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County scales back retiree health care

  • Ellen Mark pleads with the county supervisors not to cut her medical benefits. Mark explained she has suffered with arthritis for the past 10 years and now has shingles.

The five-member Sonoma County Board of Supervisors voted unanimously Tuesday to shift a larger share of health care premiums to retirees and non-union county workers.

The vote came after a three-hour hearing that included passionate pleas from retirees that the board was about to tamper with promises of future health care benefits. More than 300 retirees and supporters crowded into the Board chambers and spilled into the hallway outside. Some even stood in the plaza outside the administration building.

Supervisors conceded their vote would be unpopular with the 2,500 retirees and 650 non-workers that will be affected by the cost restructuring beginning in June.

Board Chairman Mike Kerns said, "This is a very emotional issue. I probably can't change your mind, but we do care."

Supervisor Mike Reilly, struggling to hold back tears as he read a prepared statement, said, "We have not found a way to resolve the issue without adversely affecting retirees."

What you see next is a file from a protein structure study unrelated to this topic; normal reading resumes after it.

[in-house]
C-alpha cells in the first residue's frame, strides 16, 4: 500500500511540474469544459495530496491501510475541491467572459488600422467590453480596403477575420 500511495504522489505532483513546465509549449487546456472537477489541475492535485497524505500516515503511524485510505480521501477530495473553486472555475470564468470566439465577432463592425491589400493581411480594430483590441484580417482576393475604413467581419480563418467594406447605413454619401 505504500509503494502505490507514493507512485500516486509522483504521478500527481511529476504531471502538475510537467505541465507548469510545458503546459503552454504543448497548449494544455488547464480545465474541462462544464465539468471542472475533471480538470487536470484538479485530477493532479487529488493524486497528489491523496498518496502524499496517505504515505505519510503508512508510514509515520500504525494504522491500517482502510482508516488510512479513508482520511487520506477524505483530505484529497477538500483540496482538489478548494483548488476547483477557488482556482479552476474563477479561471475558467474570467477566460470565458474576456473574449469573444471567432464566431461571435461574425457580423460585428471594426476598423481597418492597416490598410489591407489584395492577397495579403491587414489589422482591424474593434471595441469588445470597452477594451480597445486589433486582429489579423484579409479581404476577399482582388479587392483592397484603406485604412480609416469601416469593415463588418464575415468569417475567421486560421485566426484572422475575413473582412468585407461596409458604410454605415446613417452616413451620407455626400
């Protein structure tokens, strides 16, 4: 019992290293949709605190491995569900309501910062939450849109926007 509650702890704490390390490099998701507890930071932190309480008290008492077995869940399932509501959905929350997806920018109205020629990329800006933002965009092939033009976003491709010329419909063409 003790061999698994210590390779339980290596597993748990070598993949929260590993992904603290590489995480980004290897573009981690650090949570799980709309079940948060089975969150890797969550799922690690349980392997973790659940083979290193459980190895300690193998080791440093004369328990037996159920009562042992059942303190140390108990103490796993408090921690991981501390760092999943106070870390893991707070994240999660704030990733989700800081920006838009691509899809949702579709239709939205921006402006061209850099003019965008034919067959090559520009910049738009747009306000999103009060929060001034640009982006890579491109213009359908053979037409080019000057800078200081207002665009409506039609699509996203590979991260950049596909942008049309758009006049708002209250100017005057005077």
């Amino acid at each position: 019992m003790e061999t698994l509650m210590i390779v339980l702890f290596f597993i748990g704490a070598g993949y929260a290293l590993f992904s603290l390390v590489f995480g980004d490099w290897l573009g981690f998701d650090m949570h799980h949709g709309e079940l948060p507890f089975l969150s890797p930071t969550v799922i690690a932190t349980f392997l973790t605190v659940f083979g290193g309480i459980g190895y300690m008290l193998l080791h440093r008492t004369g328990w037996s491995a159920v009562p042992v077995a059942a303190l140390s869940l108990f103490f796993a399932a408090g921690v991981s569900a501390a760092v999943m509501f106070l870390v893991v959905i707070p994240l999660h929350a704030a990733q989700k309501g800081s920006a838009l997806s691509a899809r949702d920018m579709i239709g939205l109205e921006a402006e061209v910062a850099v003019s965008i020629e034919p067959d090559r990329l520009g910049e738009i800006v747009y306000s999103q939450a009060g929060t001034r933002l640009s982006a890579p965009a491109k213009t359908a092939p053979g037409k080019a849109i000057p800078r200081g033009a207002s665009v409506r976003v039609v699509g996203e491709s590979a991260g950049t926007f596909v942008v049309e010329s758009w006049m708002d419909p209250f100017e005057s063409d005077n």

As supervisors were voting, several hundred union employees gathered in a demonstration at nearby parking lot. Union leaders criticized similar health care premium changes that the county is proposing in contract negotiations.

County officials began Tuesday's hearing with a 90-minute presentation. They recommended a gradual reduction over the next five years in the county's contribution to retiree and unrepresented employee health benefits to $500 a month. Current employees would receive an extra $600 a month, which could go toward salary or health premiums. Changes would take effect next June.

County officials say cuts are necessary to make up a $15 million annual deficit in funding commitments for health care premiums, expected to total $414 million over the next 30 years.

Currently, the county pays 85 percent of an employee's choice of health plans. For retirees, it pays 85 percent of the county lowest-cost health plan.

Retirees have protested the cuts, saying that during labor contract negotiations and at time of retirement, they were assured that the county would continue contributions to fund health benefits. During contract negotiations, unions have been given similar health premium cuts, which they, too, oppose.


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